JK: First of all, I think that’s put so well, what you said that the past comes up and that’s really what the show is about. For all of the characters is how the past comes up and how you make sense of the past. And so that’s what’s going on with all of them and I think we’re lucky that the “core four”, as you say have great chemistry. You feel their relationship whether you’re seeing it or not.
We try not to repeat ourselves in terms of you know, like, sort of like building out false conflicts and things like that. So we try not to go in the same cycles but in terms of exploring the dynamics, I think that this season and season three people wind up on, for example, Theo, almost on a solo journey.
He’s not super connected to his friends right now because of what he’s going through and they can see him going through it, and there are touch points and arguments, but he’s a bit out there. I would say over the life of the show, one of the things that we are really proud of and excited by is the way that June and Mags become friends because if people remember the pilot, they were competitive and didn’t really know each other.
But they were so different as people and they slowly became, as the life of the show carried on, closer and closer and that’s something that’s happening a little bit in season three. And of course, the Bash and Mags of it all. So yeah, I mean their lives are their lives, and kind of spread out and bouncing off each other in different ways than they were in season two.
Q: That’s great. And so just when you’re thinking about, you know, all of these characters who come from all of these different backgrounds, it’s really interesting because diversity is a key player in this show. So what is it like consulting and building these stories that are so authentic and true and finding a way to bridge these different characters? Bridging them in a way that they flow with each other and from each other. How does that process work when it comes to like story mapping and, you know, working that in a season?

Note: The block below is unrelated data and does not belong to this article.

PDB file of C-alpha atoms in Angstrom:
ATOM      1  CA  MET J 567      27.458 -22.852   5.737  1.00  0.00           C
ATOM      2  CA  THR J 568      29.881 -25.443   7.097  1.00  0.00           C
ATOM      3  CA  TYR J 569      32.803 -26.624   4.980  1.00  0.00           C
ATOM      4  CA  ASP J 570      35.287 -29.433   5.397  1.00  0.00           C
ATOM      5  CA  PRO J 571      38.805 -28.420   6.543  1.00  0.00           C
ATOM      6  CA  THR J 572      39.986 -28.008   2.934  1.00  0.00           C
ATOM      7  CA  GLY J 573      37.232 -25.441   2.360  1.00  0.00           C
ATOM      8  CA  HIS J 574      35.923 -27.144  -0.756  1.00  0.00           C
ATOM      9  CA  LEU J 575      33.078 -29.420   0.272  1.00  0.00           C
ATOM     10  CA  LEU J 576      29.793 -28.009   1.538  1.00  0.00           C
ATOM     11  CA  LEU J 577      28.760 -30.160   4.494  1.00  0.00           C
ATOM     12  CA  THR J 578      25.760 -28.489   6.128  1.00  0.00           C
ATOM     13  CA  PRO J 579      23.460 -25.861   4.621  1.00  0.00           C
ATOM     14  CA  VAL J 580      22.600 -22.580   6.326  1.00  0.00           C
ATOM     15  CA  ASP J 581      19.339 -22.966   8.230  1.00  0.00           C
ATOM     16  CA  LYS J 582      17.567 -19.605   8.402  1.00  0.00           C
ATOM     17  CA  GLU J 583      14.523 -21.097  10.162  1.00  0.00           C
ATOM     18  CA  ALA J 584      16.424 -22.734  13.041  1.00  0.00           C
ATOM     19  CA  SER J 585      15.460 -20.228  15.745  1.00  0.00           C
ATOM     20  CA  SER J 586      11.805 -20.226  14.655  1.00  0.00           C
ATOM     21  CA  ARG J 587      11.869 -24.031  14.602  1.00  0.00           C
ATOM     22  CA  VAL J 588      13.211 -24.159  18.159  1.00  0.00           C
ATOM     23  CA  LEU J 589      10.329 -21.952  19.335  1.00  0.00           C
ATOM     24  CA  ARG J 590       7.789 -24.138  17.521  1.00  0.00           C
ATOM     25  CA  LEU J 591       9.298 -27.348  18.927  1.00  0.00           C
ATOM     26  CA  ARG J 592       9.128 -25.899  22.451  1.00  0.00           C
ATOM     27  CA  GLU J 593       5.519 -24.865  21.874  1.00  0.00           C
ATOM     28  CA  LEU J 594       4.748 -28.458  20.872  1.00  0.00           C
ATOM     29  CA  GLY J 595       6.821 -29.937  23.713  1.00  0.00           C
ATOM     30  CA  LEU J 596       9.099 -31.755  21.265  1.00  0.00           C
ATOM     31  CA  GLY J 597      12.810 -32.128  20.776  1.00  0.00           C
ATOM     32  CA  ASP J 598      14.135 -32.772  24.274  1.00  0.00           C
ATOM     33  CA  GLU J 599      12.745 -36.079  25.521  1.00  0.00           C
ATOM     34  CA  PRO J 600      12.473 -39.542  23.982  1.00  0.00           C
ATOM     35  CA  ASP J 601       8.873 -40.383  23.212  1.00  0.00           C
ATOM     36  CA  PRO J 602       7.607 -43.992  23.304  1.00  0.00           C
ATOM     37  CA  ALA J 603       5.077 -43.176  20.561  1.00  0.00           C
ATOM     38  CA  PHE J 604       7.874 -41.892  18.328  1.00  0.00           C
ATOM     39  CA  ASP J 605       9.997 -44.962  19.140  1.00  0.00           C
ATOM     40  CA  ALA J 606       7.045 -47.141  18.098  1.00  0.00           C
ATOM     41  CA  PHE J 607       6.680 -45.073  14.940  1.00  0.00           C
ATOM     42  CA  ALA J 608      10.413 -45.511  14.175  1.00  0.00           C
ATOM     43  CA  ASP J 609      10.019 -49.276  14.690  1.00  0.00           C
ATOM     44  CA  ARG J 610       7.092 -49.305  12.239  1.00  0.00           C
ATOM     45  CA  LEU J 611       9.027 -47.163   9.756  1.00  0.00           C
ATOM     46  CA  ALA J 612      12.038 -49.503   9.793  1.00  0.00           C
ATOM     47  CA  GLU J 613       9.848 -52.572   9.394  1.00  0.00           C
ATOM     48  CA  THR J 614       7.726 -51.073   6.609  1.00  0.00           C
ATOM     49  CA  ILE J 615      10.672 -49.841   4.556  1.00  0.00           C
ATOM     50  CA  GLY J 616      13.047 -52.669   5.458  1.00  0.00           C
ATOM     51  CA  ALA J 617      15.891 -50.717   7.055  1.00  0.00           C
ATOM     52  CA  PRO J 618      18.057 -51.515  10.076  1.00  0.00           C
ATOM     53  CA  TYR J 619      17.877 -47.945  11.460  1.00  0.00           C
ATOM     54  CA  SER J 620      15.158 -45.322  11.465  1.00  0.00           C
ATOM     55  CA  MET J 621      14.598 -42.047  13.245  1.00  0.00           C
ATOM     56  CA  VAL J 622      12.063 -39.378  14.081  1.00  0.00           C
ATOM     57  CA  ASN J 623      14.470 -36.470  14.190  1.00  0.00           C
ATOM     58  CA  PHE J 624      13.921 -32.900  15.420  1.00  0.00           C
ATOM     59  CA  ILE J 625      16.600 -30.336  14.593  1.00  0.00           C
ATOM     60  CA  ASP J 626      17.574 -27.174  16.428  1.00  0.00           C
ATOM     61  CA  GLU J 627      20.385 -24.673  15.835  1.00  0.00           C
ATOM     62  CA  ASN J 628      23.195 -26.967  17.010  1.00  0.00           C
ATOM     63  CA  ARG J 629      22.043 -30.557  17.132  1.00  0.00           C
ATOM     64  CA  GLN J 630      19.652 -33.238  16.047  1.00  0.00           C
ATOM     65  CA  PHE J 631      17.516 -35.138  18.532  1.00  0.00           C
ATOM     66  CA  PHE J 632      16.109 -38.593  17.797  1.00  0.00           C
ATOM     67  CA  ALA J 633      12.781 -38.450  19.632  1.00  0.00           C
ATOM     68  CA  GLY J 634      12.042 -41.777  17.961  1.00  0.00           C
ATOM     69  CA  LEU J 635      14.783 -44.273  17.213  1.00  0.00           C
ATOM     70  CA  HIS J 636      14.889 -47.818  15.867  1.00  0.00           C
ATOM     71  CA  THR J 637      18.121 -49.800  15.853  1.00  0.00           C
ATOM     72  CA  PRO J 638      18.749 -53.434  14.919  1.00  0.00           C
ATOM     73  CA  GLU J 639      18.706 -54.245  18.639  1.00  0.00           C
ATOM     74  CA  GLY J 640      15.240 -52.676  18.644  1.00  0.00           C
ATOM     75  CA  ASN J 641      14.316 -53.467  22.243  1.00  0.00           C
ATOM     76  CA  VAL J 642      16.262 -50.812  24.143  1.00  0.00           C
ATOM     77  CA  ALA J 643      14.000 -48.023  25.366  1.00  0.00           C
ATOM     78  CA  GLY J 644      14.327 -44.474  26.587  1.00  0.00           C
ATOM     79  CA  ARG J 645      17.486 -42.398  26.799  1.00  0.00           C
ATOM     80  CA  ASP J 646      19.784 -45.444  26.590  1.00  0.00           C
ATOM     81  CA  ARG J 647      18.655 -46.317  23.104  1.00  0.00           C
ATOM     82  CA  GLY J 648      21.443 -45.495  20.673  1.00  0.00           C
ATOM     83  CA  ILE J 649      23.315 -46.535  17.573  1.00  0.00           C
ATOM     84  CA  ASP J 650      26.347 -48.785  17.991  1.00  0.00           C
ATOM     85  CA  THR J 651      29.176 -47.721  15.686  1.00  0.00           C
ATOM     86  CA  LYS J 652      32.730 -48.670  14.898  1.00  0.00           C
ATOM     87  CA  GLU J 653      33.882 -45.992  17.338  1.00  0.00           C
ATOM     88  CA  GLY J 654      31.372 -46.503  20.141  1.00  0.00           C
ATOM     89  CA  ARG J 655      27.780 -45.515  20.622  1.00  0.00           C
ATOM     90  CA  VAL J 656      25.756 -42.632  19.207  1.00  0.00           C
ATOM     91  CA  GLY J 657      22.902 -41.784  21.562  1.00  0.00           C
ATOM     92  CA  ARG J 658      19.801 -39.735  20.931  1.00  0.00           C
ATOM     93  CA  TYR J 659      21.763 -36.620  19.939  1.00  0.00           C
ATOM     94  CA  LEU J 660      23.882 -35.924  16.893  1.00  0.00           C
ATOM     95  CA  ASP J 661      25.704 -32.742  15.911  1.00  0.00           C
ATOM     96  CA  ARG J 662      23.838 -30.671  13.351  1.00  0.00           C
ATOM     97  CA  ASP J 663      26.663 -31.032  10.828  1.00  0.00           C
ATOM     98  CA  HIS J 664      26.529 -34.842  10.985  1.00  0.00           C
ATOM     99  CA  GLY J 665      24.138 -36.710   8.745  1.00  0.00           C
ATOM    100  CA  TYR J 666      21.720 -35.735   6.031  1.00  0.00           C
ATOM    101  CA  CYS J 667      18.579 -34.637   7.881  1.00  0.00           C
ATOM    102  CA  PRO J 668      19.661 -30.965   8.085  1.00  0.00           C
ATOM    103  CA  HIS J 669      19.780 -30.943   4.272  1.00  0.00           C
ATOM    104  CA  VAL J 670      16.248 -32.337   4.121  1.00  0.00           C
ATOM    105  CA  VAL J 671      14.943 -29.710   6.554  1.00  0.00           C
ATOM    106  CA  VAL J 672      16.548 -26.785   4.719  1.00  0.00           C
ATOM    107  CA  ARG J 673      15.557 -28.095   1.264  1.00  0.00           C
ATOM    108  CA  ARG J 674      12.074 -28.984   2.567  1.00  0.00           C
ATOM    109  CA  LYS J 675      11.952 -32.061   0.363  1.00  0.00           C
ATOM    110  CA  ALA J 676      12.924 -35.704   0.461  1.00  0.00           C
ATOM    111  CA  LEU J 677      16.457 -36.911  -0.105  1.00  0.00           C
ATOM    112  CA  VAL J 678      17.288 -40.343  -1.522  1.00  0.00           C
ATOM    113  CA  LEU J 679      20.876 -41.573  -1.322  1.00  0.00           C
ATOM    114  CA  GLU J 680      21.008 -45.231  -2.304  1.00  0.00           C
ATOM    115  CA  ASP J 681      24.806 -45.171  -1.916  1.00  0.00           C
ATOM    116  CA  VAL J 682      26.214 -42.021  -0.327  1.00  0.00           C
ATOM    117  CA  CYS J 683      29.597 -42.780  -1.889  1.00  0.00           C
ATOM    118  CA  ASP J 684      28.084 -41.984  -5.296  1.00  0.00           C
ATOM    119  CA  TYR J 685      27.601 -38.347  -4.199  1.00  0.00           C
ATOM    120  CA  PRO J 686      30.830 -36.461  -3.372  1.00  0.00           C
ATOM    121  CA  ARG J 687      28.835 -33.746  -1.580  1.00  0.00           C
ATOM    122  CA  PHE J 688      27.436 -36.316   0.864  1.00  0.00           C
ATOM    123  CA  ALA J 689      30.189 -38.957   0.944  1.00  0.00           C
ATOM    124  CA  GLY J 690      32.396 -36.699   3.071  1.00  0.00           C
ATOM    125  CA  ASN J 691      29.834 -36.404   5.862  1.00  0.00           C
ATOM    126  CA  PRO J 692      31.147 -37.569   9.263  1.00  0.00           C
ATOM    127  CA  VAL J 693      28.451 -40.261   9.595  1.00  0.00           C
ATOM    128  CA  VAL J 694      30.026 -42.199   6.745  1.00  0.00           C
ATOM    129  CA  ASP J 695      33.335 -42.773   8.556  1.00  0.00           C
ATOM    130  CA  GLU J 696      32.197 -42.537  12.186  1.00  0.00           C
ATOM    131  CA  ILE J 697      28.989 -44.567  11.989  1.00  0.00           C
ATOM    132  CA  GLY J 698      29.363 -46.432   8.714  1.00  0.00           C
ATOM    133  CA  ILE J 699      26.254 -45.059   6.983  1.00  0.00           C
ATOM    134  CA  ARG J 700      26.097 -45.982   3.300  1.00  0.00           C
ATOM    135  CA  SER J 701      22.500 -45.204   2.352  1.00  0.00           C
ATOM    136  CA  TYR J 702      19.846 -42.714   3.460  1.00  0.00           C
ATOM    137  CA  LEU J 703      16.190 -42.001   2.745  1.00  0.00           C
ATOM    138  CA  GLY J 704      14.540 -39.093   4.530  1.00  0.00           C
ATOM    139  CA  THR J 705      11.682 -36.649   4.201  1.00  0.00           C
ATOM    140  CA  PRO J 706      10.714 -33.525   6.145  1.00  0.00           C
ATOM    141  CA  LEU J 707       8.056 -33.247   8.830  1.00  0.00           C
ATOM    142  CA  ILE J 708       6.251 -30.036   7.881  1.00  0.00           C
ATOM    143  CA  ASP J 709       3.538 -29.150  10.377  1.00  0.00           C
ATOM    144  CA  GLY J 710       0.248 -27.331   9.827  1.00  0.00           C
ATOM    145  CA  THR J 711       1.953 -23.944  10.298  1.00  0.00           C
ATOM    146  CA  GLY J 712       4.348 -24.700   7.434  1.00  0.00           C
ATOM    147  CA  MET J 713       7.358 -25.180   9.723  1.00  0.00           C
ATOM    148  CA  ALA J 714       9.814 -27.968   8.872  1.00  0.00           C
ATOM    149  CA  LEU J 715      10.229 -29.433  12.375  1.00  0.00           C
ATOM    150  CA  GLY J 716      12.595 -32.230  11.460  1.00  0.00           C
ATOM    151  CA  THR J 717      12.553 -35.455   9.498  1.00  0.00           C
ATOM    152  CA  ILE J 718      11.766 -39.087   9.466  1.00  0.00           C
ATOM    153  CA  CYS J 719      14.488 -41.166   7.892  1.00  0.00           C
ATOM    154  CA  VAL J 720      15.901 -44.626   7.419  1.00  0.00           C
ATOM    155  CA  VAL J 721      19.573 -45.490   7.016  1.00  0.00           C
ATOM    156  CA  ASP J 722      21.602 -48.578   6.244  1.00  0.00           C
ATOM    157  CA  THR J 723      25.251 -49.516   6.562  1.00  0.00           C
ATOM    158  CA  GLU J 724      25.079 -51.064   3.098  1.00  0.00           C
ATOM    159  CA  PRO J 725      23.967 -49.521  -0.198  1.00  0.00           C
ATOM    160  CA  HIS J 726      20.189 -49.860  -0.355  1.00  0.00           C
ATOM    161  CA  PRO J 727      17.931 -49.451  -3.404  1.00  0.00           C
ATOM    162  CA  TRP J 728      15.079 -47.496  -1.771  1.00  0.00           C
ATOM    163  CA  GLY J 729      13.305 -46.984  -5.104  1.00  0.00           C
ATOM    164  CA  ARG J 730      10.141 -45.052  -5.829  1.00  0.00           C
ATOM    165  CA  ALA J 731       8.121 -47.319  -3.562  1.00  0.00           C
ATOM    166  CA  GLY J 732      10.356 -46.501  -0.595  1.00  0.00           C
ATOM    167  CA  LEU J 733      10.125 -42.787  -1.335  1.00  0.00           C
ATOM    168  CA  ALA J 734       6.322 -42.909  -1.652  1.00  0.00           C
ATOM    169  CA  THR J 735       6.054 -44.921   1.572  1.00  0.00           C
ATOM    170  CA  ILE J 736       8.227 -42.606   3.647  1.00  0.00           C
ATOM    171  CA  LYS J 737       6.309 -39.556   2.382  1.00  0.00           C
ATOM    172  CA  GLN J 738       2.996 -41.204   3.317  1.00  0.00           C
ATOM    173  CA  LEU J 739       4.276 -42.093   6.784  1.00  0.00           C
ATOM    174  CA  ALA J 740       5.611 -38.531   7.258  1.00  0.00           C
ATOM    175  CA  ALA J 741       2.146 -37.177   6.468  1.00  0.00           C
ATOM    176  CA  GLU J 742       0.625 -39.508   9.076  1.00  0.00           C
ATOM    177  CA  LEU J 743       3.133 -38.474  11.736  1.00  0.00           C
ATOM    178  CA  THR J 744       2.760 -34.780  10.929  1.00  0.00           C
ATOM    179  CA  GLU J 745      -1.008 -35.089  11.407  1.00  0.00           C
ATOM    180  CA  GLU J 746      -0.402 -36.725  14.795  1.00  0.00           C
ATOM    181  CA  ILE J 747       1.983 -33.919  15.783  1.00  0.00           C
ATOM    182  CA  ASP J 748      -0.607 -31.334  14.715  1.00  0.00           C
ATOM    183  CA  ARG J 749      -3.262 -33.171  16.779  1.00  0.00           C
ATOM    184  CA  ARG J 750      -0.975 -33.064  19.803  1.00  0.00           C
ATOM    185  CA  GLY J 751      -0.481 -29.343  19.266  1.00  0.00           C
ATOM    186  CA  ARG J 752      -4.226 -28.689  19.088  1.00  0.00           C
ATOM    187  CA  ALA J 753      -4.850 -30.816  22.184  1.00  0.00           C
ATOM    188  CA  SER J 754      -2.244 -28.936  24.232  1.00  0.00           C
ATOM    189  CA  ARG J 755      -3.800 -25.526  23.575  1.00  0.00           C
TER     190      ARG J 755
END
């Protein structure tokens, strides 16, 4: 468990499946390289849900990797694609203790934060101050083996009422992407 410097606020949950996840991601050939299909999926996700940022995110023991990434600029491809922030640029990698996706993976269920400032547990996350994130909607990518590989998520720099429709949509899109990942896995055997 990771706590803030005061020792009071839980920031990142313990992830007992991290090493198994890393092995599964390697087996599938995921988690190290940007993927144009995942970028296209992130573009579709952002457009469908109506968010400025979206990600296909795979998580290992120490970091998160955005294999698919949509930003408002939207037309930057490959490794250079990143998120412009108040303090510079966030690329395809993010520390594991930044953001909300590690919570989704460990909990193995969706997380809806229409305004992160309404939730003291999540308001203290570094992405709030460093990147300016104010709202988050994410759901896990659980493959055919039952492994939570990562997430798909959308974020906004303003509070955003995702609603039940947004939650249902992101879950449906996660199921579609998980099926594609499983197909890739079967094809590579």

JK: I mean, we’re very, I mean, obviously we have a whole range of contributors who are generous and gracious and excited, and open to bringing their own stories to us, and then being given the space and taking the time to do our best to tell them honestly.
So we invest in that process from the writing with a team, we take our time with it and then we try to like to ask all the right questions and constantly challenge ourselves and then put the material up to be challenged. I think it’s just like listening and talking and taking the space to do it and then that’s the guiding principle. And I mean, having contributors, writers, thinkers, consultants, at every stage who are there to challenge us, to ask us to point out when we’re not quite doing it right?
Or asking the right questions and to engage in a conversation where two people with the same lived experience, have different views of it because that happens all the time. Then try to feel our way through it as honestly as possible. So it’s a big thoughtful group effort where we’re diversifying because that does define the show, as you say, we’re just constantly doing our best to get it right.
Q: Thank you so much for answering all of these questions and taking the time to chat with us today. I really appreciate it. To kind of like wrap up, and I know it’s a bit of a difficult question, but what is one word you would use to describe season three?
JK: I would say it’s- I mean this might sound a little cheesy but it is a season of change. Definitely.
Need a refresher before the premiere? Check out our season two finale review, which discusses where we leave our characters and relationships ahead of season three.
Check out an exclusive sneak peek of Transplant season three, below: